Vitamin D supplement use associated with lower risk of breast cancer – ProHealth
July 24 2017. The July 2017 issue of Environmental Health Perspectives published the finding of researchers at the National Institutes of Health of a lower risk of breast cancer over five years of follow-up in association with higher levels of serum vitamin D or vitamin D supplementation.
The current investigation included participants in the Sister Study, which enrolled women with no history of breast cancer who had a sister diagnosed with the disease. Serum samples from 1,611 subjects who subsequently developed breast cancer and 1,775 randomly selected participants were analyzed for 25-hydroxyvitamin D levels [25(OH)D]. Average vitamin D intake and supplement use during the year prior to enrollment were estimated from data provided by questionnaire responses.
A serum 25(OH)D level of at least 38 nanograms per milliliter (ng/mL) was associated with a 21% lower adjusted risk of developing breast cancer over follow-up in comparison with levels of 24.6 ng/mL or less. The use of a vitamin D supplement at least four times per week was associated with an 11% lower risk of the disease, which declined to a 17% lower risk among postmenopausal women.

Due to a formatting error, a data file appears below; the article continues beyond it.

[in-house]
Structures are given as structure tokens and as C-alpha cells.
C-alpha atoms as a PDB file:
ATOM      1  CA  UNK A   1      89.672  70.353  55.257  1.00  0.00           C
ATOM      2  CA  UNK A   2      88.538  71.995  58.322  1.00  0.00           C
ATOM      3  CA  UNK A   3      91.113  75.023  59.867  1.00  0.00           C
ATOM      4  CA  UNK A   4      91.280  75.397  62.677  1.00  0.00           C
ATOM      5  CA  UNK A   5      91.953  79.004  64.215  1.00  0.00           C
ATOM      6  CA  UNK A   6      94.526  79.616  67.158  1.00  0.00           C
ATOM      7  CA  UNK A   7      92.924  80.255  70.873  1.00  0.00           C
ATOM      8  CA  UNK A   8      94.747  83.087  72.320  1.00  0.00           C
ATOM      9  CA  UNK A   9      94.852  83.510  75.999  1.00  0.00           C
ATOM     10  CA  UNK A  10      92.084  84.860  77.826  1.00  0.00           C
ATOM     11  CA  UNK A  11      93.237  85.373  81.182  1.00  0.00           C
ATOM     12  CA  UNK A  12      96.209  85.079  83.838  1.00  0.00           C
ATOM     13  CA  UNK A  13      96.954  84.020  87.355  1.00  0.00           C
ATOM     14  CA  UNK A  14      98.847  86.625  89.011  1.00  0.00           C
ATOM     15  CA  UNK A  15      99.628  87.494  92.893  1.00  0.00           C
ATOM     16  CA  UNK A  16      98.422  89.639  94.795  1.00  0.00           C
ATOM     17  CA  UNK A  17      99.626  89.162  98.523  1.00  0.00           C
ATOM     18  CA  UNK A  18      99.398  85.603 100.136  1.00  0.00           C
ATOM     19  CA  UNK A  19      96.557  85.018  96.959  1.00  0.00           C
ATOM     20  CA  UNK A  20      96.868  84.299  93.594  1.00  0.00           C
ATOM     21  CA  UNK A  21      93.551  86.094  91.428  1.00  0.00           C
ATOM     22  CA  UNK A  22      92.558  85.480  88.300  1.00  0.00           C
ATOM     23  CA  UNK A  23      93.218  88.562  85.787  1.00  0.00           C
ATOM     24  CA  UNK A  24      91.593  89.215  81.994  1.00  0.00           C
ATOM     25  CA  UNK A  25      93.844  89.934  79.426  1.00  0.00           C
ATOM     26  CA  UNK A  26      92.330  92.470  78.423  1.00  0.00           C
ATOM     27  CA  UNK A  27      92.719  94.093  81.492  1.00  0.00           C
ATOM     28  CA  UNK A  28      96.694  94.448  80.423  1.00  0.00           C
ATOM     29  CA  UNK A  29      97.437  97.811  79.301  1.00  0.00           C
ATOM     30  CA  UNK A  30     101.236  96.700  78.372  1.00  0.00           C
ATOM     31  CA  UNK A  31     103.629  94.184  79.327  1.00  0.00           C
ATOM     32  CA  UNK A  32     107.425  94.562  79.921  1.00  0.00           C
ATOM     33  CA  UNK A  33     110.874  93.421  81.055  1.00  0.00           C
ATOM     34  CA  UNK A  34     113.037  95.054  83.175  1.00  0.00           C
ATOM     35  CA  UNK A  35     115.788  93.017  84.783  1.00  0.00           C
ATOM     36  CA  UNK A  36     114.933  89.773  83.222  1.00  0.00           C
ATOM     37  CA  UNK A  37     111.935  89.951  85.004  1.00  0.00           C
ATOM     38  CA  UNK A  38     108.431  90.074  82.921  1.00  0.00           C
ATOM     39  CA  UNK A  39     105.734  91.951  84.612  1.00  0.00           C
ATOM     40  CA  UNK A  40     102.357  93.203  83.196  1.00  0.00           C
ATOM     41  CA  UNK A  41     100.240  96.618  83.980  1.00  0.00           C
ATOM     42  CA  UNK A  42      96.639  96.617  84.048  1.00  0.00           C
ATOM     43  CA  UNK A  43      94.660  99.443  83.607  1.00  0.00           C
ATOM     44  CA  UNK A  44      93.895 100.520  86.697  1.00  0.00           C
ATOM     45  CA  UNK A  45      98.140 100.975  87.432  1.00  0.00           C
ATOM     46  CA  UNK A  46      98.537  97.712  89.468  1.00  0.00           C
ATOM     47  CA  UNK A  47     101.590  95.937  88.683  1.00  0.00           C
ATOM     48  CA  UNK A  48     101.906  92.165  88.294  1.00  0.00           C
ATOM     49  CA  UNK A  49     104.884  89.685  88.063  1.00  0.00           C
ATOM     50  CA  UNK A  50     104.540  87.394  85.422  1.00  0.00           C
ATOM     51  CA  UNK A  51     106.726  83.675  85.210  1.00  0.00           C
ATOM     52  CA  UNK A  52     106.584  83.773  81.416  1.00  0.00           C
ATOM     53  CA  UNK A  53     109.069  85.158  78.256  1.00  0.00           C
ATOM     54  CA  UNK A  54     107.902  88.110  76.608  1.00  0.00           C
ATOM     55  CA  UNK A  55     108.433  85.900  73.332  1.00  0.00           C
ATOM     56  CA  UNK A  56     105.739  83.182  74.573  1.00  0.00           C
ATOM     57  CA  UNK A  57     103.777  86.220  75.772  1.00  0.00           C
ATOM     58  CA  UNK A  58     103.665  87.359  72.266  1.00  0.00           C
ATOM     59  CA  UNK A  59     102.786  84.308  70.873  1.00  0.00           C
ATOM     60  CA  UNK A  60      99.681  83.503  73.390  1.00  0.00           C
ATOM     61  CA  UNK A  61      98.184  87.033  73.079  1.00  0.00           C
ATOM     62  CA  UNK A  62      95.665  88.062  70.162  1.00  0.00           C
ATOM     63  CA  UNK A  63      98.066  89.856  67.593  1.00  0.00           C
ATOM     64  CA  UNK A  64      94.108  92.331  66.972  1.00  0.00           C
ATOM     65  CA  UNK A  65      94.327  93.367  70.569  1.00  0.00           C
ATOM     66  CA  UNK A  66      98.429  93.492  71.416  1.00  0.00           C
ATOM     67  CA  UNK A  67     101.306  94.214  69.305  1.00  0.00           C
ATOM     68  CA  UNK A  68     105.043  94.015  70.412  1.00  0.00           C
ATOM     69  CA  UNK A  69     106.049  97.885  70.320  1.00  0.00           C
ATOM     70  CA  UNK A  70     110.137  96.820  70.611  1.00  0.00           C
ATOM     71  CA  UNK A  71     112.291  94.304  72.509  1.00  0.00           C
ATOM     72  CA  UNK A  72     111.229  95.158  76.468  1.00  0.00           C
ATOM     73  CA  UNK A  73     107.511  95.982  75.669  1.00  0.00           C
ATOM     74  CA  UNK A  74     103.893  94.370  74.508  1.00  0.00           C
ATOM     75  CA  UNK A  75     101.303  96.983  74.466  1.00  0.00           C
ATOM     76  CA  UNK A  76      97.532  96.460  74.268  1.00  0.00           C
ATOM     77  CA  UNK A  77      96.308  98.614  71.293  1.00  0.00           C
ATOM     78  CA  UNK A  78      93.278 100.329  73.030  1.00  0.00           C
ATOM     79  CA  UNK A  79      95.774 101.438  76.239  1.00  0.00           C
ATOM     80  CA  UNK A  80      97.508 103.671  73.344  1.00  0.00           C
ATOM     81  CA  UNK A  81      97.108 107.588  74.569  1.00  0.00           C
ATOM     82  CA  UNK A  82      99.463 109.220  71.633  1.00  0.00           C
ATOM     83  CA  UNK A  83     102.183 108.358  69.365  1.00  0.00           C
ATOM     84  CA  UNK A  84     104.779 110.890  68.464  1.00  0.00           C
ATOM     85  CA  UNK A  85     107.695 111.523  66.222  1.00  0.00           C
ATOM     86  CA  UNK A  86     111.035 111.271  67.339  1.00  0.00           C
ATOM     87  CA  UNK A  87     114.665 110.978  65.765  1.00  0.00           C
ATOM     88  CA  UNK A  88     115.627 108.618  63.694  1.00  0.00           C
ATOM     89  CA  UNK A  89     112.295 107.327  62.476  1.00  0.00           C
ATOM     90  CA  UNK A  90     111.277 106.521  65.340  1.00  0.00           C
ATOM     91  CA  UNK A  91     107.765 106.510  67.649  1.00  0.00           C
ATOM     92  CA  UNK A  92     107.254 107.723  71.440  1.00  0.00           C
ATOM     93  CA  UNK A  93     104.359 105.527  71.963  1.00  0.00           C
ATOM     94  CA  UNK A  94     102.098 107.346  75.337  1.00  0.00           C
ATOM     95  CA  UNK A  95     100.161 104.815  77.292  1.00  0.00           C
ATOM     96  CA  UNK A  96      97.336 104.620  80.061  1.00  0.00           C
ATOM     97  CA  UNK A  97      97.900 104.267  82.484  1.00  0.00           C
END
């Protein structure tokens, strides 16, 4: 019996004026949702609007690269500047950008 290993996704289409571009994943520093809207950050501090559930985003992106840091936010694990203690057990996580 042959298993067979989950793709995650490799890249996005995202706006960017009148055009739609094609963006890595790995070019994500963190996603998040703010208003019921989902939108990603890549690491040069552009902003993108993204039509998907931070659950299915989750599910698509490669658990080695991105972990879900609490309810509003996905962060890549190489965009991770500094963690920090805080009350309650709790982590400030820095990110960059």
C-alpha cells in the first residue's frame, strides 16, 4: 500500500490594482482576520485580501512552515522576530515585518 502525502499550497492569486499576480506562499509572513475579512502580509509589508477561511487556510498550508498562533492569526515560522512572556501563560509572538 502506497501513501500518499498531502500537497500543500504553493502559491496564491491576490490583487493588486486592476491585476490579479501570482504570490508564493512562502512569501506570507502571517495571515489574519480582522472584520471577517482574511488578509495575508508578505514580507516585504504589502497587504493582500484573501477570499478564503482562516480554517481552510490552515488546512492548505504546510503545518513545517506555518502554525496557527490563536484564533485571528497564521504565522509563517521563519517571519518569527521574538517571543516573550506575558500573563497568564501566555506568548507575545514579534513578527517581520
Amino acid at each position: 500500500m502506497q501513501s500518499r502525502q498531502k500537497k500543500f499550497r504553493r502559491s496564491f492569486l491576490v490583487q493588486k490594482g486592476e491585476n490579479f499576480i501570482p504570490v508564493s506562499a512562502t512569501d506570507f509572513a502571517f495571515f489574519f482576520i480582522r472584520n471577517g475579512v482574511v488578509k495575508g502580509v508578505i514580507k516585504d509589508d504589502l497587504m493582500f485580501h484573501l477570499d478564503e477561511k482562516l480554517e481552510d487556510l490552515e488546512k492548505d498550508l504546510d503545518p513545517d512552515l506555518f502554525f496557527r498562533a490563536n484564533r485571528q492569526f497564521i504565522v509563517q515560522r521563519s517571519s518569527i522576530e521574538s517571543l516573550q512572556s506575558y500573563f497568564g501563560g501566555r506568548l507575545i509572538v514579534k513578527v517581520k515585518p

“To date, the randomized clinical trials of vitamin D supplementation have provided little evidence of benefit from supplementation,” the authors remark. “However, certain features, including small sample size, nonadherence, and combined treatment regimens or off-protocol supplementation made it difficult for those trials to establish causality or to identify effective dose levels. In principle, a randomized, placebo-controlled trial of vitamin D supplements alone among women who abstain from self-supplementation would be the best way to assess the effects of vitamin D on breast cancer risk.”
“Our results support the hypothesis that vitamin D supplementation could be effective for breast cancer prevention and may help to establish clinical benchmarks for beneficial 25(OH)D levels,” they conclude.